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Vivek Borkar and his Chinese Dhobi

by Gautam Saha
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Vivek Borkar is well known in certain circles, one of which is the group of hostelites and colleagues from Hostel 3. Over the years, his scholarship and erudition have grown exponentially. His research has moved into more and more esoteric areas. But his politeness and decency have remained, unlike many of his tribe who accompany their professorship with tantrums and idiosyncrasies. His relationships with others are based more on “correctness” rather than on practical expediencies. A case in point is his relationship with his Chinese dhobi.

Vivek Borkar first met his Chinese dhobi one Chinese New Year’s Day, when the latter had made special “chow mein” and had carried round bowlfuls of the same to his potential customers in the plush housing colony that Vivek resides in. On being asked what his name was, the Chinaman replied “chow mein”. Since Vivek’s mind was simultaneously engrossed in some complex algorithm, he did not pay particular attention to the man’s reply.

But later reflections making him ponder on the improbability of there being such a name, he asked the man again a few days later. This time the man did not exactly reply “chow mein”, but said something which sounded similar to “chow mein”. After a few more attempts to question the man, Vivek simply gave up, assuming that his knowledge ( or ignorance ) of the man’s name did not matter at all. In the meantime, Mrs Borkar had installed this Chinaman as the family’s daily dhobi and istriwallah.

The Chinaman washed Vivek’s clothes well. But being an ethnic Chinaman, he was used to Chinese collars more than the conventional collars we are all used to. A lifetime of ironing Chinese collars had induced and habituated the Chinaman to treat all collars the same way. Hence the unintended victim was Vivek’s shirt collars. What with having to contend with crushed and disfigured collars everyday, Vivek’s morale was being hammered with regularity, till he was reduced to a state of despondency. Several attempts to redress the situation fell on deaf ears since the Chinaman did not change his ways.

One day, mutual friend Satish Kini decided to call upon Vivek, to discuss a highly technical point, with momentous and far reaching consequences for communications technology. Satish met Vivek at just such a moment of the latter’s despondency. He was immediately solicitious, and initiated the following conversation:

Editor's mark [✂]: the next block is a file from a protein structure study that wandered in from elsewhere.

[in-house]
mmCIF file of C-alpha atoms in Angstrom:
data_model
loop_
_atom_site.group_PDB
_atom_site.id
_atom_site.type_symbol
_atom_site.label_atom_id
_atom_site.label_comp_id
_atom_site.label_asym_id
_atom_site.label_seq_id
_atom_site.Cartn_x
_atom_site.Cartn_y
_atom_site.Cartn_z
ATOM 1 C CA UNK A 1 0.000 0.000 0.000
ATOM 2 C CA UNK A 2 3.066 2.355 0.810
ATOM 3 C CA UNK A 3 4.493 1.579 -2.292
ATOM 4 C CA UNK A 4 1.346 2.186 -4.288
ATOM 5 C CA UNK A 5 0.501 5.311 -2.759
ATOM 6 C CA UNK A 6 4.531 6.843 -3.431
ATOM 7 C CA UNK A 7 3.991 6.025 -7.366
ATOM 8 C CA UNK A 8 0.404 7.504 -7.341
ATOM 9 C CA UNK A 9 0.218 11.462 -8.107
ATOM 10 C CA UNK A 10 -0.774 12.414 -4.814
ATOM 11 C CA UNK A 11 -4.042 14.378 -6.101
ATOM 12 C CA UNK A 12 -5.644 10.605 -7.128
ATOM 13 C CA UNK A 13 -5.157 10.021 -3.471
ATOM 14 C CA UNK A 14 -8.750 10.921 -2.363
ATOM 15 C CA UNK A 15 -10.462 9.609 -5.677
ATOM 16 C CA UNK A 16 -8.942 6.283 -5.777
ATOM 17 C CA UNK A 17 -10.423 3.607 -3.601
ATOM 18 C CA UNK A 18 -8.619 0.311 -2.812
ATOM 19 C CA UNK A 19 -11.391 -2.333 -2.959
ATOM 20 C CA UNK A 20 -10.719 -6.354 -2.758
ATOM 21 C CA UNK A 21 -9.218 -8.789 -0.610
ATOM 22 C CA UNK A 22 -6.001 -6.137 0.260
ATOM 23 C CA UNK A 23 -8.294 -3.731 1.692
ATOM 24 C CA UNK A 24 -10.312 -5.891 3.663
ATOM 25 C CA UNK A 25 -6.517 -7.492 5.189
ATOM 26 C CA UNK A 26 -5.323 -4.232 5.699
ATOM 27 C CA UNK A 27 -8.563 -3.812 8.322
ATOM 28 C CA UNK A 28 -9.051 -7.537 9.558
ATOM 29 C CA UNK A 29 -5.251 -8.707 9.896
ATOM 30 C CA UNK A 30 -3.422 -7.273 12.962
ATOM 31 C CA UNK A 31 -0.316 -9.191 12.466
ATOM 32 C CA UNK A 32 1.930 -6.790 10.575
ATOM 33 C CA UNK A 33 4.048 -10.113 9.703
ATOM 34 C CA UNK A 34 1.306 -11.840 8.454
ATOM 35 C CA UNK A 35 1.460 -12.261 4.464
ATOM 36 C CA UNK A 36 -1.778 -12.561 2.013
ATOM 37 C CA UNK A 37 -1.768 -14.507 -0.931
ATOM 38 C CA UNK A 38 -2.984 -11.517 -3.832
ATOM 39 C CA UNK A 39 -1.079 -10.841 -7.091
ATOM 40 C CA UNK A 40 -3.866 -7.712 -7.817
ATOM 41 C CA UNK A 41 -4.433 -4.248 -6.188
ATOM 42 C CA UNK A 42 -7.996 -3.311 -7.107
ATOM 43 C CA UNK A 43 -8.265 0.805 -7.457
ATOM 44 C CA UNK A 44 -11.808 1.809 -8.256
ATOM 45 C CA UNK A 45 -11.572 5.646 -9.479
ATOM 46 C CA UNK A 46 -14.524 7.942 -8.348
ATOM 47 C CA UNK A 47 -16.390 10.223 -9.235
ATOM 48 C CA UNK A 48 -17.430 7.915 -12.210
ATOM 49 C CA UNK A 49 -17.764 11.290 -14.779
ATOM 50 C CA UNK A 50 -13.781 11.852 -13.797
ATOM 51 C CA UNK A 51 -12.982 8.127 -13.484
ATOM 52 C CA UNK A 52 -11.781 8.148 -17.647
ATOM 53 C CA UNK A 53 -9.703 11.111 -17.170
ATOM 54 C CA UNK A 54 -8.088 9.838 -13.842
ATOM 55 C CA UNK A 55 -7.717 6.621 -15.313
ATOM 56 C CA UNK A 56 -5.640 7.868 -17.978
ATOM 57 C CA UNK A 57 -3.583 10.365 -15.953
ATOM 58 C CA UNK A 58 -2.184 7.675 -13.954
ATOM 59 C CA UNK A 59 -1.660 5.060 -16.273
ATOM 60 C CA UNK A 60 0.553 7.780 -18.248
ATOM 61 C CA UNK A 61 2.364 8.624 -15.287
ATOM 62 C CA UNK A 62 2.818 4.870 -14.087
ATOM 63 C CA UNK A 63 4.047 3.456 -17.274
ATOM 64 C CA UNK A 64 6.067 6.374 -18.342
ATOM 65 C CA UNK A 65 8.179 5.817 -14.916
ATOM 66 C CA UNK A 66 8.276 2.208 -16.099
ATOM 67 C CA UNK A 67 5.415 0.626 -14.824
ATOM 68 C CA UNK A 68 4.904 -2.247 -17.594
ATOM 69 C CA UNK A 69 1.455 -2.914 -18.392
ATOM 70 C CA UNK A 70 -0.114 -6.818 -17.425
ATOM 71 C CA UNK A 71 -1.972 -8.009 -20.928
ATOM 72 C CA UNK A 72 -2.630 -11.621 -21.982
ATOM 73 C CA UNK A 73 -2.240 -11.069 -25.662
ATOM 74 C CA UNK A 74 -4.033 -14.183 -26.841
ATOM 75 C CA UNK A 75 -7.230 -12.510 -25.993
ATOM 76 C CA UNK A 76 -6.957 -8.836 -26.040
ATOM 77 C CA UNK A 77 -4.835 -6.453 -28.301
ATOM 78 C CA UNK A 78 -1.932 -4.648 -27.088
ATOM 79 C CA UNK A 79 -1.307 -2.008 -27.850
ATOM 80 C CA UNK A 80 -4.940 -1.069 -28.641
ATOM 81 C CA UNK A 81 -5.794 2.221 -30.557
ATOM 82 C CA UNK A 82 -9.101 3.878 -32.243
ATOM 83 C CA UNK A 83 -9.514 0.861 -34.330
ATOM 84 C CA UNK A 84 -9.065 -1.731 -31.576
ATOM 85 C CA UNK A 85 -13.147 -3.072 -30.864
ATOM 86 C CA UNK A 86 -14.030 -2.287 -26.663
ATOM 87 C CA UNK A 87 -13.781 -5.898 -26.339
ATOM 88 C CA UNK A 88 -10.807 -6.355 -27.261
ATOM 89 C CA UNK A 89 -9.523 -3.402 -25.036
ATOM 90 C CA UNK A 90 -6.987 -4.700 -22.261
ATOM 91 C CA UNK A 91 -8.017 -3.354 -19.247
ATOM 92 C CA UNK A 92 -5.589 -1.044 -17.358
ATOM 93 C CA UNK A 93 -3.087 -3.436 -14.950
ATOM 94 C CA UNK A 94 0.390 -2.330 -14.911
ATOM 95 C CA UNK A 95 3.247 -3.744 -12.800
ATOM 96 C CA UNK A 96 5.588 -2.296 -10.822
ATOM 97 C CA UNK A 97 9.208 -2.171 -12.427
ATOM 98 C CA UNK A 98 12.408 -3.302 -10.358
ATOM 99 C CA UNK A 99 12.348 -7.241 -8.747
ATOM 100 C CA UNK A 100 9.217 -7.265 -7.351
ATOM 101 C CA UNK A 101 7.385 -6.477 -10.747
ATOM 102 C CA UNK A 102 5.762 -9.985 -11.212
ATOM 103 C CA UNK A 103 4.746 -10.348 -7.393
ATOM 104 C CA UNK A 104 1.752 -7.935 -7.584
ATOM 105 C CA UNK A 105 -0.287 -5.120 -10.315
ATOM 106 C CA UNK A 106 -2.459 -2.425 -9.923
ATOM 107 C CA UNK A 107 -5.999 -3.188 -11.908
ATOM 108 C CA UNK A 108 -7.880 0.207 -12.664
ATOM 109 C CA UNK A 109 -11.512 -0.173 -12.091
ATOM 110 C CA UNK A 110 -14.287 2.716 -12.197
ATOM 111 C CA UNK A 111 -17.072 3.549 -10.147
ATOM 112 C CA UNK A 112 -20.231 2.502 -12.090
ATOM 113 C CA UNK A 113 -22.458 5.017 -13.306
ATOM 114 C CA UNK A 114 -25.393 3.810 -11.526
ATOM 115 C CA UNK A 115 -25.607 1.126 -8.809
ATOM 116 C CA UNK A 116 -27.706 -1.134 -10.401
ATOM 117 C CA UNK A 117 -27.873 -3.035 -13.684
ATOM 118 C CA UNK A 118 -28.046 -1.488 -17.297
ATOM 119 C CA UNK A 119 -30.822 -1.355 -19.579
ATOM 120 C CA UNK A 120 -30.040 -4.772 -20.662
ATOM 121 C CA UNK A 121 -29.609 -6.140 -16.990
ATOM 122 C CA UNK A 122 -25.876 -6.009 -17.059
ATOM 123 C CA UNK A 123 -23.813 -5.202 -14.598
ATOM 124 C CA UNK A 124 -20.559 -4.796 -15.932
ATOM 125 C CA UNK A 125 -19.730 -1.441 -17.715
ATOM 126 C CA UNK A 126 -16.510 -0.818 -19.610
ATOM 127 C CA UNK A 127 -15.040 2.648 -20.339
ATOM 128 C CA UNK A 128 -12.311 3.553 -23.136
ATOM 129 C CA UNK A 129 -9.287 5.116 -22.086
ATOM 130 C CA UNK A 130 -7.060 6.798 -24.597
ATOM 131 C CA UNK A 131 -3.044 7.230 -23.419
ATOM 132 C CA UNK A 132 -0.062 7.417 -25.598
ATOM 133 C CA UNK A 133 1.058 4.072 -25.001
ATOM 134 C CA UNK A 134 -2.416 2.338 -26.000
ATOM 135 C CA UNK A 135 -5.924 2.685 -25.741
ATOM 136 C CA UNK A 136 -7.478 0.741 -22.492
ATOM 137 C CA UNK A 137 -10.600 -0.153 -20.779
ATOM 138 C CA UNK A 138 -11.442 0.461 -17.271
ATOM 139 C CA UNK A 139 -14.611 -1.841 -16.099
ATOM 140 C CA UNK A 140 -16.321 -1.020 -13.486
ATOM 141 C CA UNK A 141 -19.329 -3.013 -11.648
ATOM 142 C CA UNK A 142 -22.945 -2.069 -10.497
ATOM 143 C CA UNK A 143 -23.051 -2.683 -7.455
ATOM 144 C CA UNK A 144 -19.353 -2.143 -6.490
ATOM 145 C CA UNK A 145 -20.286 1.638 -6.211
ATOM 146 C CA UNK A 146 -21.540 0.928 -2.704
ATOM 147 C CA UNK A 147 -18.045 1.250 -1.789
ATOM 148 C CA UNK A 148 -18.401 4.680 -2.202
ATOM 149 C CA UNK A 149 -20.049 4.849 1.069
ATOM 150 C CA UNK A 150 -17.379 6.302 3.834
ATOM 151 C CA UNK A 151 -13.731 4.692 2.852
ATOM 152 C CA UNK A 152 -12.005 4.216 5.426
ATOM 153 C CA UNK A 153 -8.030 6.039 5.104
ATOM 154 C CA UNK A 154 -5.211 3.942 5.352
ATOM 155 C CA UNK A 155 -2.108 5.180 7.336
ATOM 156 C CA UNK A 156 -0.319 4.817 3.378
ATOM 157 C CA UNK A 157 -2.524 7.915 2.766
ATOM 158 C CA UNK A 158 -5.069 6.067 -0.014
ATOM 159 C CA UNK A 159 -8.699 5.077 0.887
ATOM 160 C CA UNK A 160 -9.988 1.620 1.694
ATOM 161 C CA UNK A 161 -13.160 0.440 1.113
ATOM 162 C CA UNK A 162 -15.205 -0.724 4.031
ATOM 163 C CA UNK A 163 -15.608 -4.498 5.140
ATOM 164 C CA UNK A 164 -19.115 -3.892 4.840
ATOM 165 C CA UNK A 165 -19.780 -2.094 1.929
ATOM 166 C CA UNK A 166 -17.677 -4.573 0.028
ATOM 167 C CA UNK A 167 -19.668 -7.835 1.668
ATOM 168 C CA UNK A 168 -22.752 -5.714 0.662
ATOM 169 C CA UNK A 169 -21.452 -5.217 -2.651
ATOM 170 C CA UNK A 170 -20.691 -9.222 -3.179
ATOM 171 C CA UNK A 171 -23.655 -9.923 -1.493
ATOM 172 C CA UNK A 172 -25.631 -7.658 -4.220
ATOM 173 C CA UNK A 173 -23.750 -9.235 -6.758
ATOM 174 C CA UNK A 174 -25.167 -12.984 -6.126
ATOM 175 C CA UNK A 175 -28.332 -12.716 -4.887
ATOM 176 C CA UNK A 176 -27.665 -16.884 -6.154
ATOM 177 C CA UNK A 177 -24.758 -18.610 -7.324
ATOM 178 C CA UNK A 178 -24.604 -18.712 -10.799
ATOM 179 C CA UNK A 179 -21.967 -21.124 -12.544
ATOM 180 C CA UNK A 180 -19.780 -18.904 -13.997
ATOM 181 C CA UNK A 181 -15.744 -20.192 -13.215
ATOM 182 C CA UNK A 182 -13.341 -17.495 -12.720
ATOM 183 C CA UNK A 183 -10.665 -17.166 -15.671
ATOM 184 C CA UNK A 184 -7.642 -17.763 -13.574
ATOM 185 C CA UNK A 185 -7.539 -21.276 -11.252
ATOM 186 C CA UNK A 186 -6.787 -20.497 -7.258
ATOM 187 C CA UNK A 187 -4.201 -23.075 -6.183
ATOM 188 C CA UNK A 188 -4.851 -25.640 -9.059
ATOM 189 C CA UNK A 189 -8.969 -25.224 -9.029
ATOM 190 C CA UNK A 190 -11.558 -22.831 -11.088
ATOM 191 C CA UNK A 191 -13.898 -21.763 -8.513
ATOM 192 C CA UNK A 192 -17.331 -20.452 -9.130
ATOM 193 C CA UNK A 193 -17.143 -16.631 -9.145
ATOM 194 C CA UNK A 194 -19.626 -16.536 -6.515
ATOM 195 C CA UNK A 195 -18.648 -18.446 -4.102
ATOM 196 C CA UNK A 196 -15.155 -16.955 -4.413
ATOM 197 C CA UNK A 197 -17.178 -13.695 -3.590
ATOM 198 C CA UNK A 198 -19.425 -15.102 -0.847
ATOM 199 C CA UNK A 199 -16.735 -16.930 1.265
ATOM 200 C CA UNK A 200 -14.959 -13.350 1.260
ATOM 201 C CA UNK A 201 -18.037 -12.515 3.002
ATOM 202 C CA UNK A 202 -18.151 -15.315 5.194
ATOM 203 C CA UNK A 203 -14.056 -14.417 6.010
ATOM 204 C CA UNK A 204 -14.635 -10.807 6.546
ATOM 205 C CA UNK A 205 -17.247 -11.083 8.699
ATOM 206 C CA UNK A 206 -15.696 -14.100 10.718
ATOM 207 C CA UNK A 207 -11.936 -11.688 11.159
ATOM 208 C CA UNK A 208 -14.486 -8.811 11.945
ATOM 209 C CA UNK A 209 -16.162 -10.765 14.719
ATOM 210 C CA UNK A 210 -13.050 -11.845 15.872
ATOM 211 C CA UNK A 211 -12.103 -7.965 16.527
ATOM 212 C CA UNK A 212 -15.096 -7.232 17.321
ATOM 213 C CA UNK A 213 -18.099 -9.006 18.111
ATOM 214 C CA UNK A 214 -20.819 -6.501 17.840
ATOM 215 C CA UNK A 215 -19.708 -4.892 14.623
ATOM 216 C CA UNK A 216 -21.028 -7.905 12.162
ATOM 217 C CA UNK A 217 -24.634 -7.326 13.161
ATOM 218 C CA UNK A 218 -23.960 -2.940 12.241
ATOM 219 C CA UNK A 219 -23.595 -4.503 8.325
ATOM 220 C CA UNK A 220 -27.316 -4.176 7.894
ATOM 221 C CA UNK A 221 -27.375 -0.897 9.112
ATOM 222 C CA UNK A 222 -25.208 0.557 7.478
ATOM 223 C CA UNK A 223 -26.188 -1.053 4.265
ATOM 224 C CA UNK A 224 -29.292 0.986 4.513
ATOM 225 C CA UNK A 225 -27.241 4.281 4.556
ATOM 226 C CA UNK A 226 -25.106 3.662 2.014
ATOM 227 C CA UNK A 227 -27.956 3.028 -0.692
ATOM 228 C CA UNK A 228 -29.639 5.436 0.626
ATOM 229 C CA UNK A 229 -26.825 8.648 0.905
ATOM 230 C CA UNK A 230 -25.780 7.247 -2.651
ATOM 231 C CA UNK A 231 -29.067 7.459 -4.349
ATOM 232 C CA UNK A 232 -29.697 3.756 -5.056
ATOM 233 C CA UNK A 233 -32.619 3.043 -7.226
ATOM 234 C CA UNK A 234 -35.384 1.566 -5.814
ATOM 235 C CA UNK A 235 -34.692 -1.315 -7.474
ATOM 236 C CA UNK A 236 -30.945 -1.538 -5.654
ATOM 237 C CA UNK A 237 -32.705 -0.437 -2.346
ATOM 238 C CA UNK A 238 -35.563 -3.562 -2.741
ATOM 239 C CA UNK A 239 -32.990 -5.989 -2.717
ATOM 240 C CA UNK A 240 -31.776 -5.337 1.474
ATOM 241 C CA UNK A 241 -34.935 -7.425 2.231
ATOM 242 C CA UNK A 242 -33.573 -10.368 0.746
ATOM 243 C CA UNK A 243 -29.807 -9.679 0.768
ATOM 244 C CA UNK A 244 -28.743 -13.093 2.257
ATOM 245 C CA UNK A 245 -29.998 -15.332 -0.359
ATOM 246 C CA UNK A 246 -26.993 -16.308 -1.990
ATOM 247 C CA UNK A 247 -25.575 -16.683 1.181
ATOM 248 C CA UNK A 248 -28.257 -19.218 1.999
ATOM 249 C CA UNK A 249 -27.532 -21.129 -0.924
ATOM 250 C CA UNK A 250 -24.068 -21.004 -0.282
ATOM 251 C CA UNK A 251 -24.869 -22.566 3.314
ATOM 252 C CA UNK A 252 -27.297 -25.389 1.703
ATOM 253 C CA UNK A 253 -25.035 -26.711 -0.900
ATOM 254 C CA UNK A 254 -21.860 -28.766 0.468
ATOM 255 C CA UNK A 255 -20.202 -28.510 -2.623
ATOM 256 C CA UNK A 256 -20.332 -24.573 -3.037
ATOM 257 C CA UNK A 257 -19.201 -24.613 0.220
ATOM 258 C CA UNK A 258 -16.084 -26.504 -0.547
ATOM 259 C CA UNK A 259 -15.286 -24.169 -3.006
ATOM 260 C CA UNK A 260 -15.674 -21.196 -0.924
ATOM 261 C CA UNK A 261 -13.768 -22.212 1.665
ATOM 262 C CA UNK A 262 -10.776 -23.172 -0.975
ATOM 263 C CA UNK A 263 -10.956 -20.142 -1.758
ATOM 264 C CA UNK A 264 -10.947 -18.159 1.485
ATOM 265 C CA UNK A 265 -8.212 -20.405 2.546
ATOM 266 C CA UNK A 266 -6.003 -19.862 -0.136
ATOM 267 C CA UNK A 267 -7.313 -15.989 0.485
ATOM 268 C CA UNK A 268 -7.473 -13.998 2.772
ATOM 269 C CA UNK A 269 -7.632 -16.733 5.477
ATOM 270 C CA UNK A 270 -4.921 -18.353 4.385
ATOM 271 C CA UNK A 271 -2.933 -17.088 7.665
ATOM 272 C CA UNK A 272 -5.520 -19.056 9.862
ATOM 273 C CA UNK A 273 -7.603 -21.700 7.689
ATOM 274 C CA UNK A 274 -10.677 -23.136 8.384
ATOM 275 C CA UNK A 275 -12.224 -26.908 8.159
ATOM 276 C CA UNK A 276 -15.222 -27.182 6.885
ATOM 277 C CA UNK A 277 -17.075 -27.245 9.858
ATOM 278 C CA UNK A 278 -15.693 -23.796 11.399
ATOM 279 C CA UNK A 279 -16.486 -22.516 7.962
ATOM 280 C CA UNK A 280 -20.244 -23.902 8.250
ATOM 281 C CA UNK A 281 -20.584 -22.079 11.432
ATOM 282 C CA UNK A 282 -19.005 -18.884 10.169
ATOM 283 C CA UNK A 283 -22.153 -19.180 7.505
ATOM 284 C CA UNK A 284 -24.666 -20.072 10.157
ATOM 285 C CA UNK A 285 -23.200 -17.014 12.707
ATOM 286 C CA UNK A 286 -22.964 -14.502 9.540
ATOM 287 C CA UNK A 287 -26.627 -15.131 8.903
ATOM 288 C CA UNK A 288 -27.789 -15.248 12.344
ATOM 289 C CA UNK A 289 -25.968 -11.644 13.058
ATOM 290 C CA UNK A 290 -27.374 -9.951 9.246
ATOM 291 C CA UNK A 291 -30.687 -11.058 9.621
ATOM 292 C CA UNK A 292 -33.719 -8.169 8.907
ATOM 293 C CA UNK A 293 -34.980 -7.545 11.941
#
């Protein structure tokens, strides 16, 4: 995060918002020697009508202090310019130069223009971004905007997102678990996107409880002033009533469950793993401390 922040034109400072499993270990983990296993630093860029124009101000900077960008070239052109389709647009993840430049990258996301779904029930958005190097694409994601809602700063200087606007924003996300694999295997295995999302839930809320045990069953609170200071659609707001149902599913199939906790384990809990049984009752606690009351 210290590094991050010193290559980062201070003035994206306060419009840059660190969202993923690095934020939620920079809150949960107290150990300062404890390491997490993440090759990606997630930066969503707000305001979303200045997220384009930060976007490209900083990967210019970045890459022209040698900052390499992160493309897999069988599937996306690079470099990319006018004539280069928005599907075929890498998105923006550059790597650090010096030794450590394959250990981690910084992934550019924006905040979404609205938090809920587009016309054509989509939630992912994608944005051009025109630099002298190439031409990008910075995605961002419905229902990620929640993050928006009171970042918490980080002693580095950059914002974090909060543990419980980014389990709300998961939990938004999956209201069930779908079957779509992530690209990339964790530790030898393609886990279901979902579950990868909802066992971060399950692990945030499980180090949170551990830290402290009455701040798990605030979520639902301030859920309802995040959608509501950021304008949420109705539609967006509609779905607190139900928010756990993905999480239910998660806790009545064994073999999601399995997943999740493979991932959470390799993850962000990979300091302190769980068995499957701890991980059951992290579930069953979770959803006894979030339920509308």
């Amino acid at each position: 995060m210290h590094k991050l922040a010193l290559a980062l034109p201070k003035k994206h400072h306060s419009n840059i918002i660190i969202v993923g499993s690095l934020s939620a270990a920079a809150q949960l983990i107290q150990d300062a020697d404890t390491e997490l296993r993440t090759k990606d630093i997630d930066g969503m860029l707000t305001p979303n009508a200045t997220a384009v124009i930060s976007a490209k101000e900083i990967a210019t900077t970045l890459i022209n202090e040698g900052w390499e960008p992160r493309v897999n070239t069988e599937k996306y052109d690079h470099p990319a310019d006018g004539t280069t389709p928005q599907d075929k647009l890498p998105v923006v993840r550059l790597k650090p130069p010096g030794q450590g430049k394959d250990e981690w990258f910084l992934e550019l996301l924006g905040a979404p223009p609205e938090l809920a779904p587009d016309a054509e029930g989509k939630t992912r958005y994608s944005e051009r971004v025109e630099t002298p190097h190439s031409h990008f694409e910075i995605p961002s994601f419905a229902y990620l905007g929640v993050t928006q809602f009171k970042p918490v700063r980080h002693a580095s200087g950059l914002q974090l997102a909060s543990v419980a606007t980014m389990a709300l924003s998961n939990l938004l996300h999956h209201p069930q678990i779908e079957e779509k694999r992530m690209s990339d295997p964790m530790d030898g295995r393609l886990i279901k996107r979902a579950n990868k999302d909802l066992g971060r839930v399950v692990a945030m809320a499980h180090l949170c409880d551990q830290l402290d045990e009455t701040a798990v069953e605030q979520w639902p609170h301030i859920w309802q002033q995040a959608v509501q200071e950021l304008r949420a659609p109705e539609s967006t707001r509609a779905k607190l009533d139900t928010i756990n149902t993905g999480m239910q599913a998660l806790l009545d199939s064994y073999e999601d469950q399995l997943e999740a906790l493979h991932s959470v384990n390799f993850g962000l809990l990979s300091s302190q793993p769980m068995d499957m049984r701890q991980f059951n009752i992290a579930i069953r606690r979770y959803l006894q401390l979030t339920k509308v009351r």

SATISH: What’s up Vivek? Why the crushed look? Had an accident?

VIVEK:  (in deep despondency) No yaar. It’s my collars that are getting crushed day after day.

SATISH: What? Still having violent disagreements with the missus after so many years of marriage?

VIVEK:  It’s not that, yaar. It’s the Chinese dhobi who is ruining my collars.

SATISH: What are you doing about it? Why don’t you tell him?

VIVEK: I have already written three letters to him. There does not seem to be any response.

SATISH: (mouth agape) What do you mean, written? Did you write in Marathi or in English?

VIVEK: In English. I did not think that he would read Marathi, even though he is presently residing in Mumbai.

SATISH: Why don’t you just shout at him?

VIVEK:  That’s just not done. The man may be offended. I thought writing a letter might be more polite and the correct thing to do.

SATISH: (very curious now) Do you have a copy of at least one of those letters?

VIVEK:  Yes, I have the copies here, meticulously filed in my filing cabinet.

(One of the letters is reproduced below)






( Chinese dhobi )

Dhobi’s Chawl

Behind Navy Nagar

Colaba, Mumbai 400 005

Dear Mr Chow Mein,

It is with great regret that I have to draw your attention to the state of my collars of late.

My collars are just not done right. They are folded at the wrong place, crushed, and in many ways, mutilated out of recognition. I would remind you to see the way other dhobis and istriwallahs iron collars, so that you are fully apprised about the proper operating procedure required for attending to collars.

I am deeply grieved that in spite of several written reminders, there does not appear to be any positive response from your end. Meanwhile all my collars have been crushed out of recognition, and in consequence, almost all my shirts have been ruined due to your negligence and inattention.

I strongly urge you correct the way you are ironing my collars, so that I do not have to suffer the indignity of going out with well washed shirts but with crushed collars. Many persons have already started giving me odd looks.

It appears that my previous letters to you have not received the seriousness and attention that they deserve.